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How do you change gears with an 18-speed Roadranger gearbox?

A Roadranger gearbox is a non-synchonised or ‘crash’ gearbox found on larger American and Asian trucks (although more and more of these trucks are coming with automated manual transmissions or AMT). The most common configuration is 18-speed, but you will find them with 13 and 9 gears.

Don’t expect to be able to get into a truck with a Roadranger gearbox and drive it immediately. We recommend doing our Roadranger training course if you are going to be driving a Roadranger gearbox so that you can learn about range changes, split shifts, progressive shifting, block or skip shifting and more.

While the gearstick has the same 6 positions as many car gearboxes, there are two additional switches and a completely different technique required.

Roadranger gearstick showing splitter switch (grey) and range change switch (black)

The gearbox has its gear positions in a different place to a 6-speed car gearbox, too. In vehicles equipped with this type of gearbox, there will be a shift pattern diagram either on the top of the gear lever, or on a label in the cab (often on the sun visor or dashboard).

Gearbox diagram with explanation of the splitter and range selector

We’ll come back to the gear position once we know how to get it into a gear.

Getting a Roadranger into a gear when stationary

The gearbox has a mechanism to brake the clutch or countershaft to help get the truck into gear when stationary. This is because the front gears are moving as long as the engine is moving, but the back gears are stationary, leading to graunching noises if you try to push it into gear.

So, we need to slow the front box down. This is done by using a clutch brake or countershaft brake. Depending on your truck, this will either mean pushing the clutch the whole way to the floor, or it will mean pushing a button on the side of the gearstick.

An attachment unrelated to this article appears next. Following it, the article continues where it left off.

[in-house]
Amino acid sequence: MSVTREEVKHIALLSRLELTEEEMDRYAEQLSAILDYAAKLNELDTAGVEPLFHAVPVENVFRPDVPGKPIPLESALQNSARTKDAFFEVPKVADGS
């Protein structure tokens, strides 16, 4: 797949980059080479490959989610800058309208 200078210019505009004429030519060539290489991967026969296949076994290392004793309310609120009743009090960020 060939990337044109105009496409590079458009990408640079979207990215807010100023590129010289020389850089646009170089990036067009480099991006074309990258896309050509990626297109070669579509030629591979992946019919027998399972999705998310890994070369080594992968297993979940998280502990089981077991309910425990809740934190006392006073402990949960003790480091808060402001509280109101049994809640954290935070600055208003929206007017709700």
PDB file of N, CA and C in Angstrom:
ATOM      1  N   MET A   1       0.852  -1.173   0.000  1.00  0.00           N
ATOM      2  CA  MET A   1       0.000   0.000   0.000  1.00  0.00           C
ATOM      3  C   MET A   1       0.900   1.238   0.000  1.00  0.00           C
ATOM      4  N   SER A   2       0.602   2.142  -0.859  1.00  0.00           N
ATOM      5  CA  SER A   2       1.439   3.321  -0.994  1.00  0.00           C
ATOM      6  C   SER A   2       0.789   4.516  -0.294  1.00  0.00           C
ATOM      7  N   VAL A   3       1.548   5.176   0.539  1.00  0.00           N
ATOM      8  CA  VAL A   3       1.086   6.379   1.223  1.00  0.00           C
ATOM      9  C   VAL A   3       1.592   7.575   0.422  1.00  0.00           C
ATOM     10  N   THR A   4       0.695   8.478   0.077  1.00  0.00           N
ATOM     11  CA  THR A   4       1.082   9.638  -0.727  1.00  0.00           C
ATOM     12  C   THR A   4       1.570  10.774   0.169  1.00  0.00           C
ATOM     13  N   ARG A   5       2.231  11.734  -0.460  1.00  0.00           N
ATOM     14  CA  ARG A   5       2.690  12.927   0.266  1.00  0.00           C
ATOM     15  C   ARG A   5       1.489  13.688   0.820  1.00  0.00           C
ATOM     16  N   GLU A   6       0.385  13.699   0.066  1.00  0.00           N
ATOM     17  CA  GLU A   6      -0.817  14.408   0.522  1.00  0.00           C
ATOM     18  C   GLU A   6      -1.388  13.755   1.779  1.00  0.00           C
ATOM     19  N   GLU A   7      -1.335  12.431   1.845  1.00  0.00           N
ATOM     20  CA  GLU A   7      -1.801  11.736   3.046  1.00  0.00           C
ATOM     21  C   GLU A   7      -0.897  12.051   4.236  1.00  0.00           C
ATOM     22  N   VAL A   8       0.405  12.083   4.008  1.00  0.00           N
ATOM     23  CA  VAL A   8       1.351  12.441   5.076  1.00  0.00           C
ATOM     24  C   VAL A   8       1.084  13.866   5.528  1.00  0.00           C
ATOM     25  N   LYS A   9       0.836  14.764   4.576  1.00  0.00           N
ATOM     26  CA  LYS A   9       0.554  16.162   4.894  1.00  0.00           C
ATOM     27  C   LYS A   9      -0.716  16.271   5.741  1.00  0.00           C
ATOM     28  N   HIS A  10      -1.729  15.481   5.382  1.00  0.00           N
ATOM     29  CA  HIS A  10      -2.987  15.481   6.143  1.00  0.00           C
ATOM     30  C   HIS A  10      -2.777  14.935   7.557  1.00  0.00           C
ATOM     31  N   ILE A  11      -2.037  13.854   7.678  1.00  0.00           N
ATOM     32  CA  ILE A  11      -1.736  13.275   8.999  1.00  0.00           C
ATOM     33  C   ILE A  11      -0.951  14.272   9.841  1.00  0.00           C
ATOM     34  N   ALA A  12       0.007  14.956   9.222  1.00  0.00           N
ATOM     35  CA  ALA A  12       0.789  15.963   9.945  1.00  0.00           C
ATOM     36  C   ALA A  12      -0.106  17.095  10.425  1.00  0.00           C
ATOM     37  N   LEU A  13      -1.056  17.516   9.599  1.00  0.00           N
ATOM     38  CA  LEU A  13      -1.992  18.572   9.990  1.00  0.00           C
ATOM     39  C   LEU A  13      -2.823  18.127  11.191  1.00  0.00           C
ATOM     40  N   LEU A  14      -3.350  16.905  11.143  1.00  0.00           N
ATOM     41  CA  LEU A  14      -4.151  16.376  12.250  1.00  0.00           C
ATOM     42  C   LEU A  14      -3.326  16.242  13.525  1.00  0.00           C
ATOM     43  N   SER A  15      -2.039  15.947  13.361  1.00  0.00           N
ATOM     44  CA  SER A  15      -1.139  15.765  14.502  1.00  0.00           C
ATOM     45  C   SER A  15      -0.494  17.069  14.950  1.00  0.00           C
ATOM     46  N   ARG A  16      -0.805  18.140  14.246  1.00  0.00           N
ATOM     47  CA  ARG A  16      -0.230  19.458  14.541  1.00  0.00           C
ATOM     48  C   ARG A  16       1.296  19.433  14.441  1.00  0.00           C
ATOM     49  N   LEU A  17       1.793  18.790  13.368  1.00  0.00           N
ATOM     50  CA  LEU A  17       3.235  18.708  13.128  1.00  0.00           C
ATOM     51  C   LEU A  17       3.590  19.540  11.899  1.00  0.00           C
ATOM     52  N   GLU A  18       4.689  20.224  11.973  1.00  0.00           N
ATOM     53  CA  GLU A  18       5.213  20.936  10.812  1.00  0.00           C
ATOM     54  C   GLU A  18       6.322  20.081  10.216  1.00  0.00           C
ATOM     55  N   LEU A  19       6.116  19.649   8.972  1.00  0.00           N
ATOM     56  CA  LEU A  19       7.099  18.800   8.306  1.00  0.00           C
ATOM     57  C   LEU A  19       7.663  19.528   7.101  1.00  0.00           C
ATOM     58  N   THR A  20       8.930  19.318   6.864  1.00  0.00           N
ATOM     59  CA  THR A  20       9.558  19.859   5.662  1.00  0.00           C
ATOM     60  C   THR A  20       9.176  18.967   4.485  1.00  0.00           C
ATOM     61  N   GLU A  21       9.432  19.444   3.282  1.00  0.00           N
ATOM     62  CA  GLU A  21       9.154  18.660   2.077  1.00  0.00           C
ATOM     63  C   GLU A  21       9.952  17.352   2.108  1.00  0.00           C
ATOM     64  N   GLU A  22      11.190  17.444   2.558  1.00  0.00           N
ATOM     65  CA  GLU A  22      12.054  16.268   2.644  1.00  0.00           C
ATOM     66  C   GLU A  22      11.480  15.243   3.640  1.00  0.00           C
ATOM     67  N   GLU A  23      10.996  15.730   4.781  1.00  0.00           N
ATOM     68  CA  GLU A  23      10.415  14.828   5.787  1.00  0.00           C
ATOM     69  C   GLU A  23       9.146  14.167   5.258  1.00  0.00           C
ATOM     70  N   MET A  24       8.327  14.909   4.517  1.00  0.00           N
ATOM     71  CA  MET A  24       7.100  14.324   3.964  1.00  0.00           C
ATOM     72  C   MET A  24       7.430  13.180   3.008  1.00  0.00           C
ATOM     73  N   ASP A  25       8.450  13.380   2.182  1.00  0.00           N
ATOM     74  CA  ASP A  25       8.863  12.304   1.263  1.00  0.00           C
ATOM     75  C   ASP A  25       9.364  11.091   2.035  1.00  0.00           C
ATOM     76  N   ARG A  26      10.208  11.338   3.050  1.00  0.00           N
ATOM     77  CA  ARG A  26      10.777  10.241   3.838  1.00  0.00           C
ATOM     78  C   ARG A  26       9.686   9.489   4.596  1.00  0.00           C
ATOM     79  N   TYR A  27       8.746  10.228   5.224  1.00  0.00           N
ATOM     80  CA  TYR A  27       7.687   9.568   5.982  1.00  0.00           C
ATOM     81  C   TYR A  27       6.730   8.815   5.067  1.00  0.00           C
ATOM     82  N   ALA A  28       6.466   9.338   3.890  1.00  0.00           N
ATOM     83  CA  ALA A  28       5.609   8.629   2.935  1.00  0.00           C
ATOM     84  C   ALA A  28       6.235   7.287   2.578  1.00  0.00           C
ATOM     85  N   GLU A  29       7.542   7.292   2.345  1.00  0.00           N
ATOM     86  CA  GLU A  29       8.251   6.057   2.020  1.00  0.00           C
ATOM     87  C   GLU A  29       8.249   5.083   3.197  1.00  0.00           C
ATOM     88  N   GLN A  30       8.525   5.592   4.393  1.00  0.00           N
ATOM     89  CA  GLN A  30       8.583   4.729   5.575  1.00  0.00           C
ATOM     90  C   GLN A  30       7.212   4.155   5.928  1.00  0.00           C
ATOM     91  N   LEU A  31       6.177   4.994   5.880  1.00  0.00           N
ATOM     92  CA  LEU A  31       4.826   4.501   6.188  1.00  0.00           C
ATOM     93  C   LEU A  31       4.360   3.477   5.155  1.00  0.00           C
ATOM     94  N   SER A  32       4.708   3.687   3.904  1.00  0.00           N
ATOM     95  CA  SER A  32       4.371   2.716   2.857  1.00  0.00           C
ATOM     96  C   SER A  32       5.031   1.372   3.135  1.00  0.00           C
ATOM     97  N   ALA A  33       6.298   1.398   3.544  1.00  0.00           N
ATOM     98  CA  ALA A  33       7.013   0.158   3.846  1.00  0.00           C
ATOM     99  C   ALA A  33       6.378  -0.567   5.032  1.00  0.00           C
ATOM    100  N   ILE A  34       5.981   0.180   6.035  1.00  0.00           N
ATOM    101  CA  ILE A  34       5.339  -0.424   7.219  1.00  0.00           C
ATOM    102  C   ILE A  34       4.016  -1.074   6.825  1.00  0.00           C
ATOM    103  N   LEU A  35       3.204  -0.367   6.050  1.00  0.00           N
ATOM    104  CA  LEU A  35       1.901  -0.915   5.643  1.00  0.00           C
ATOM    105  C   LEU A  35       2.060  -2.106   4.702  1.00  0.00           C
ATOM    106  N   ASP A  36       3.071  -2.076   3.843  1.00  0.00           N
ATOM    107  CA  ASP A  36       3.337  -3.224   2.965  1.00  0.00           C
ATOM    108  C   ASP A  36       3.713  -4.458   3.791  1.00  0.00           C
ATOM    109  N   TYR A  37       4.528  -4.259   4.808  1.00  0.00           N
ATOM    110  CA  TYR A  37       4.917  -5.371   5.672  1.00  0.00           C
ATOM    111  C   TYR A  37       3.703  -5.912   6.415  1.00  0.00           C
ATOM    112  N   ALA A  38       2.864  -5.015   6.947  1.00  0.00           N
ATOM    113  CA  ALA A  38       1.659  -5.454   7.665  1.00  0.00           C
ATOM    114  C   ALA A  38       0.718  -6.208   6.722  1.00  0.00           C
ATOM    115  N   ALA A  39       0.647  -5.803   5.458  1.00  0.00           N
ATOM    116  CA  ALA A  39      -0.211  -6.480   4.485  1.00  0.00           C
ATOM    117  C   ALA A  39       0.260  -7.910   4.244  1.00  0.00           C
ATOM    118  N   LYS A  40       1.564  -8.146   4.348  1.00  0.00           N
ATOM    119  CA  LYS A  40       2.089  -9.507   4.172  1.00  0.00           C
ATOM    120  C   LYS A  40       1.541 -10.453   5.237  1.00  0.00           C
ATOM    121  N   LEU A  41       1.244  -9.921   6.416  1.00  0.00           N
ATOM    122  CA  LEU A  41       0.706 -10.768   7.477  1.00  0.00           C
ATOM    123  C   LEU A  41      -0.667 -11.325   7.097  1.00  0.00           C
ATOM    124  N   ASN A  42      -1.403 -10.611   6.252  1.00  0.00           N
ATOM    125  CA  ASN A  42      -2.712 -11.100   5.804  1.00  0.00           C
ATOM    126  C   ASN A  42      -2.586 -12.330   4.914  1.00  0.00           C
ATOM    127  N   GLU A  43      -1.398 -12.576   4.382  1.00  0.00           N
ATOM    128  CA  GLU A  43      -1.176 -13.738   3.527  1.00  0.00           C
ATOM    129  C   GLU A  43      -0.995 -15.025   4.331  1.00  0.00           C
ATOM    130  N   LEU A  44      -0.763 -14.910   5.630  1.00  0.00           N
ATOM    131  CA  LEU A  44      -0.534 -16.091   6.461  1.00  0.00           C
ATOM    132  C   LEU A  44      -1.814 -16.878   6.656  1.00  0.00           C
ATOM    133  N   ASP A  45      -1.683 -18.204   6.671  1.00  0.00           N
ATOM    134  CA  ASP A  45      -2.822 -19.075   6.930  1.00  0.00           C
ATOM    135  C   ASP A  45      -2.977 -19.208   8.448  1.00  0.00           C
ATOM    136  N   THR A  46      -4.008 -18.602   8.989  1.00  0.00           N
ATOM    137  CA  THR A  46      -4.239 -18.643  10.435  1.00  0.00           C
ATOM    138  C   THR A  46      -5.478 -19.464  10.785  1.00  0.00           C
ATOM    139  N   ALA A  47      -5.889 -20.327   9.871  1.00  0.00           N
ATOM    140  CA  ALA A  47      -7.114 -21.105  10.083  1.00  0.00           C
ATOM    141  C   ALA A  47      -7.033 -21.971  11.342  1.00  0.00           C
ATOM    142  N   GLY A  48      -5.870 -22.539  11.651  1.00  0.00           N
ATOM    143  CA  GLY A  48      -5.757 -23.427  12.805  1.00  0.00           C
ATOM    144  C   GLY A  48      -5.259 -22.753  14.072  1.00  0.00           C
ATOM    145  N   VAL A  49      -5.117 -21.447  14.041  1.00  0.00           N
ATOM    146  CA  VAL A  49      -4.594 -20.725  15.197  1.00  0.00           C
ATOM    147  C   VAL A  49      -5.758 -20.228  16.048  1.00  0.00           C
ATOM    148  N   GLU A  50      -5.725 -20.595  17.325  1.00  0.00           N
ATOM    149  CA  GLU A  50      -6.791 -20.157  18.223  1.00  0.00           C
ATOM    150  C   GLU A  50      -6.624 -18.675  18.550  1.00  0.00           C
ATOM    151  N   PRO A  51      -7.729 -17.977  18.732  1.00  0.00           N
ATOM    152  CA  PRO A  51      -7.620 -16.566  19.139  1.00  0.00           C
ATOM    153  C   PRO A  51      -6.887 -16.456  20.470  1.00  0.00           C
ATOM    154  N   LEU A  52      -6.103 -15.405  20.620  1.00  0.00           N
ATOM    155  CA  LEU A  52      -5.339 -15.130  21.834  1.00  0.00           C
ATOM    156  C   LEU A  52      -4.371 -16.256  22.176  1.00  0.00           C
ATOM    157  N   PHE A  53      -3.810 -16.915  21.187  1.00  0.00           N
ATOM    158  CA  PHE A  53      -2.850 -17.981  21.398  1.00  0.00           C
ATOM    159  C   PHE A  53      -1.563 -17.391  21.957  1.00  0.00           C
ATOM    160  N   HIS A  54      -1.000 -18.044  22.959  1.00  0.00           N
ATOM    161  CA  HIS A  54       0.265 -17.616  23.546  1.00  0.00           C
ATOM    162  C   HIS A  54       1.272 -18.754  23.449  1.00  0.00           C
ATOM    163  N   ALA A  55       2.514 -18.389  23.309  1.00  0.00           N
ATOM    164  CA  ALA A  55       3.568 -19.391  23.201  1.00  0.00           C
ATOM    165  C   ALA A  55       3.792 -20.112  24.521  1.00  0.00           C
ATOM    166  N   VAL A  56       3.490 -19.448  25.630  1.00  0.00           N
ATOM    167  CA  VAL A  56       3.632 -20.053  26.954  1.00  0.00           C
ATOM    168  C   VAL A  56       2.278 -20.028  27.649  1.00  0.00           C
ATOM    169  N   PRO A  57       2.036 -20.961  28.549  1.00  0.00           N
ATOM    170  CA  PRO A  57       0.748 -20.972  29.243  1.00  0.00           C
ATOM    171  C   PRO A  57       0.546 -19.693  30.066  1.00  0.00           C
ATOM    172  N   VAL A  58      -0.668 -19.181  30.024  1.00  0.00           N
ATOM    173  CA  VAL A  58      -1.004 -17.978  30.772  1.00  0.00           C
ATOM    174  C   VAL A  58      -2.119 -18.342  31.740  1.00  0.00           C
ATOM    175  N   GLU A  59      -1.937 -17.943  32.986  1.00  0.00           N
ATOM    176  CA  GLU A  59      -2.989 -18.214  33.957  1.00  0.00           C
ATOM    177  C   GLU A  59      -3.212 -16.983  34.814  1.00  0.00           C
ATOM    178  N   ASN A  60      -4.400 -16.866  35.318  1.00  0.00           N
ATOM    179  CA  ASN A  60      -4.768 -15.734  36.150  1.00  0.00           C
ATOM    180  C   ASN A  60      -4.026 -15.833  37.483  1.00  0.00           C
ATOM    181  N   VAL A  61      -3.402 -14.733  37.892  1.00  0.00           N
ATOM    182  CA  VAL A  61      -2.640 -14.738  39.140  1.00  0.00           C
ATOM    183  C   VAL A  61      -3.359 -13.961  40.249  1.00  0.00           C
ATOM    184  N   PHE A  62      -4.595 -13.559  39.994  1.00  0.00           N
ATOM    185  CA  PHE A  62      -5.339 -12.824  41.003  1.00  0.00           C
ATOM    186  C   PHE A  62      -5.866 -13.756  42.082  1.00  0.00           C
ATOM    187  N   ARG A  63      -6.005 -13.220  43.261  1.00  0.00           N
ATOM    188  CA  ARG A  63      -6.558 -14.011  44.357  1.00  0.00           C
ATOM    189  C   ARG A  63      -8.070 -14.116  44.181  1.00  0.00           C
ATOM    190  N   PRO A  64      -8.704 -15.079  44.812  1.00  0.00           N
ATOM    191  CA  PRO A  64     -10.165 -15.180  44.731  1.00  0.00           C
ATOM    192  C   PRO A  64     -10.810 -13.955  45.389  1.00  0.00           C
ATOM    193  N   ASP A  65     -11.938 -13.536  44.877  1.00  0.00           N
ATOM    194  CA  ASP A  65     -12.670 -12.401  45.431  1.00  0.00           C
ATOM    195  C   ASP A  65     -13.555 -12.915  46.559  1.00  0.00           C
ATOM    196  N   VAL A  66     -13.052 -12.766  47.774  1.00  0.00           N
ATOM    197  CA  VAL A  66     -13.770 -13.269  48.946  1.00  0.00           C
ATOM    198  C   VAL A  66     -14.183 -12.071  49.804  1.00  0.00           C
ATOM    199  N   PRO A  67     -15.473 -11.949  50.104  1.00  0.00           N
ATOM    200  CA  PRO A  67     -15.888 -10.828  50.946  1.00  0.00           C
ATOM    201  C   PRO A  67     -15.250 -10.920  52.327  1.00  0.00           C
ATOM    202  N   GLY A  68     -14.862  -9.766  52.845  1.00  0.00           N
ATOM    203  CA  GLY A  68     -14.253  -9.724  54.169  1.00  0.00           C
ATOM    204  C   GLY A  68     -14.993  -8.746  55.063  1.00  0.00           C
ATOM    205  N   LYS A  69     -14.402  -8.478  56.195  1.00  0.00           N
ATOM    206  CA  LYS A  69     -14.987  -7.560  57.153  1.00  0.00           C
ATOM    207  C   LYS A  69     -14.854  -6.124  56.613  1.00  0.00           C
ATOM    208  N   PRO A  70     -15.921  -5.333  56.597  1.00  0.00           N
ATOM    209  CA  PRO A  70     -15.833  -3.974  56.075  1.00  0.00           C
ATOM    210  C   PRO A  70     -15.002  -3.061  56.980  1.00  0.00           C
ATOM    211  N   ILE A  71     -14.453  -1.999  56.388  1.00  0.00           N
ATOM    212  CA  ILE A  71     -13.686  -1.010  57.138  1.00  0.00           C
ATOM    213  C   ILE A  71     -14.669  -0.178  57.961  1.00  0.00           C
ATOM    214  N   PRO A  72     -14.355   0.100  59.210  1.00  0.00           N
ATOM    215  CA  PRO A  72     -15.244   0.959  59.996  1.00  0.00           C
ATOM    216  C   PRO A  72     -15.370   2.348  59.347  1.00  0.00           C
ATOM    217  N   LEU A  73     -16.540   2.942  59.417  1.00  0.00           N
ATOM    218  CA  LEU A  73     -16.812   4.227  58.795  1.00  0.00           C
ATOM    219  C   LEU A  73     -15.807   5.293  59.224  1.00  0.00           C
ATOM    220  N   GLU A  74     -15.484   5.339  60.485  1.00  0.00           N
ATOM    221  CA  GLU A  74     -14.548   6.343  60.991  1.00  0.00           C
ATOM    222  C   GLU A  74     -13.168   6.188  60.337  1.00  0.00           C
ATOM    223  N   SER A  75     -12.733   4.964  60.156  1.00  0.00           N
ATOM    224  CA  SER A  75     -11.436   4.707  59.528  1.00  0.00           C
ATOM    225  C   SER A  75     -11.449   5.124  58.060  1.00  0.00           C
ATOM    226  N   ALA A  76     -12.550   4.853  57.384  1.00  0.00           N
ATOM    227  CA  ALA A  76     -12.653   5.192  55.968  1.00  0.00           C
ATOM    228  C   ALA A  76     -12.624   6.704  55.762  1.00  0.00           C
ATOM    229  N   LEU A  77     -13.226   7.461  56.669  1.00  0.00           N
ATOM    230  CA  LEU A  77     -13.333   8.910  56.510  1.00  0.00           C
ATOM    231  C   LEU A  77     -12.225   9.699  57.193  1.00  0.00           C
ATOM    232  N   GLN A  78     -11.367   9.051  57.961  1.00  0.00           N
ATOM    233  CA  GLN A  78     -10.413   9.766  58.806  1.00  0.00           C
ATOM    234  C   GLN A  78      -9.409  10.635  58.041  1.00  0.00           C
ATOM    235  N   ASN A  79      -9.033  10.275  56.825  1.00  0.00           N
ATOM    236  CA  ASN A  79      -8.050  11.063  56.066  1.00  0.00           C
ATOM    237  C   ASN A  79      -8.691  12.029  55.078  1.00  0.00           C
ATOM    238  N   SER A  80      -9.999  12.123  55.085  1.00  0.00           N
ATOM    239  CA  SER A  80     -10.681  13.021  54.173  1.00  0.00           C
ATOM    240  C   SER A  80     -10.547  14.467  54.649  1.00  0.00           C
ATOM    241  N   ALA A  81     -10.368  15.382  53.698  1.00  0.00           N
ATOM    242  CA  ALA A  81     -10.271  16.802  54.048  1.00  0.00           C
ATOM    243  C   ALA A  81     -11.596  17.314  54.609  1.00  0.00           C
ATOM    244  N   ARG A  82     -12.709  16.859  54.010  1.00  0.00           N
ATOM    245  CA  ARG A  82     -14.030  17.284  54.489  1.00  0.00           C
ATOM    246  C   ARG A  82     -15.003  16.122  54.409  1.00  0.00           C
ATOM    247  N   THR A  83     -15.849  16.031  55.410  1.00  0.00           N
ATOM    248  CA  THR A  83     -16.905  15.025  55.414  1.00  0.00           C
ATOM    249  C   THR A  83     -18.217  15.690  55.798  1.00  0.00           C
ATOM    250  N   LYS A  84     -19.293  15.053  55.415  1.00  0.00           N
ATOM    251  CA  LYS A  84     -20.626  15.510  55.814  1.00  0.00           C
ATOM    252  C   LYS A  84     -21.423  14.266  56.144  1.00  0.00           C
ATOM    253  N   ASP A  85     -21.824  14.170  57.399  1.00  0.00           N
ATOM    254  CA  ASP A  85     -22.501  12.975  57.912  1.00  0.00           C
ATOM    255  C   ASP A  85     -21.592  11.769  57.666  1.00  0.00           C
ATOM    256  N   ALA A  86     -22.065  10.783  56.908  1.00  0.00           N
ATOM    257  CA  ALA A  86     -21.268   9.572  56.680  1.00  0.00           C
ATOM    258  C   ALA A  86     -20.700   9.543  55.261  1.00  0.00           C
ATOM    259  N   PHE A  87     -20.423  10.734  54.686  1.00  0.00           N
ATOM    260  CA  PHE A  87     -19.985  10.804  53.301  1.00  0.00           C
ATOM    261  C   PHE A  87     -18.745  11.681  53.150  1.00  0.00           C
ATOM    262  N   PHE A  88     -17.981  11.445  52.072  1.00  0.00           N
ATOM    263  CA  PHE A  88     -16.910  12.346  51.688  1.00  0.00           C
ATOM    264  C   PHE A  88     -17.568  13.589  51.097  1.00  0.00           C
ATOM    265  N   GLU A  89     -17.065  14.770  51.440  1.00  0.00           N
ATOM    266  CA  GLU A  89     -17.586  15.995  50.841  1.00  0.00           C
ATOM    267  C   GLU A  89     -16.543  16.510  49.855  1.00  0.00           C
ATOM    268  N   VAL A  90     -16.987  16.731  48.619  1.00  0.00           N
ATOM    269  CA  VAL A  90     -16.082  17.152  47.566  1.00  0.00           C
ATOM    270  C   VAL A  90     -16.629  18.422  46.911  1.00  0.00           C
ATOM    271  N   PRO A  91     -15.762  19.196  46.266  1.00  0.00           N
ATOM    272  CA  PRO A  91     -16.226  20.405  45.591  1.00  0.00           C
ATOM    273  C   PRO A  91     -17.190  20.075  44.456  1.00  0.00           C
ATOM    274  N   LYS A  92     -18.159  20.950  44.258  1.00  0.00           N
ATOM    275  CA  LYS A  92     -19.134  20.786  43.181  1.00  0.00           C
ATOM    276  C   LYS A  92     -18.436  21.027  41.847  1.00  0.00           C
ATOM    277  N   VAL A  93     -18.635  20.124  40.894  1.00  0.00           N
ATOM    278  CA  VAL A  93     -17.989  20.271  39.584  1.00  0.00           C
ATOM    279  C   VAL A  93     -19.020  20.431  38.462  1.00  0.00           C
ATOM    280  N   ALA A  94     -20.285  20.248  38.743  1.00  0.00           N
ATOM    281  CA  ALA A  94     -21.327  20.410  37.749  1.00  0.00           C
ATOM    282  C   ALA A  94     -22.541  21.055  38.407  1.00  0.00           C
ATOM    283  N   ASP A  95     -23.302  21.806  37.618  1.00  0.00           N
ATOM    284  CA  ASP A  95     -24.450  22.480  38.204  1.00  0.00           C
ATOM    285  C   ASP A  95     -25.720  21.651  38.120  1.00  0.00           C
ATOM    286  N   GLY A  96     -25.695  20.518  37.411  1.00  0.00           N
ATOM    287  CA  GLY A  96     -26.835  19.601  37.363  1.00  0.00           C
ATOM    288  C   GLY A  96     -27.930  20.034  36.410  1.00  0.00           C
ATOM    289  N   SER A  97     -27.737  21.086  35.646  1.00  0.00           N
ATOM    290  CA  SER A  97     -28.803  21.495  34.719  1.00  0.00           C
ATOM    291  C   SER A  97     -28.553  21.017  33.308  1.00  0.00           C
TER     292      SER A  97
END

Countershaft brake button on the side of the gearstick
Diagram showing the operation of the clutch brake valve, splitter and range selector

It’s important you don’t use the clutch brake or countershaft brake while you are moving, only when you are stationary, otherwise you could cause damage. You use this in your starting gears (either Lo, 1, 2, 3 or 4, or any of the reverse gears).

The gear you choose should be a gear whereby you can release the clutch slowly and the truck begins to move with little or no throttle input – you certainly should not be needing to feather or slip the clutch to get moving as this will wear the clutch out very quickly.

Changing gear

Roadranger shift pattern for an 18-speed gearbox

The Roadranger gearbox doesn’t change gears like a manual gearbox in a car. A car’s gearbox is a synchro ‘box – you push the clutch in, change the gear then let the clutch out. A Roadranger requires two pushes of the clutch: the first is to take the gearbox out of gear and into neutral and the second is to put it into gear. To get the next gear, the revs need to match the road speed, and that is the main skill required to use a Roadranger gearbox.

Changing up using a lever change

You’ll use a process called double-clutching or double-declutching. This is the easiest gear shift and the sequence is:

  1. Push clutch as you release the accelerator
  2. Pull the gear lever into neutral and release the clutch
  3. Push the clutch as the revs are dropping and snick it into the next gear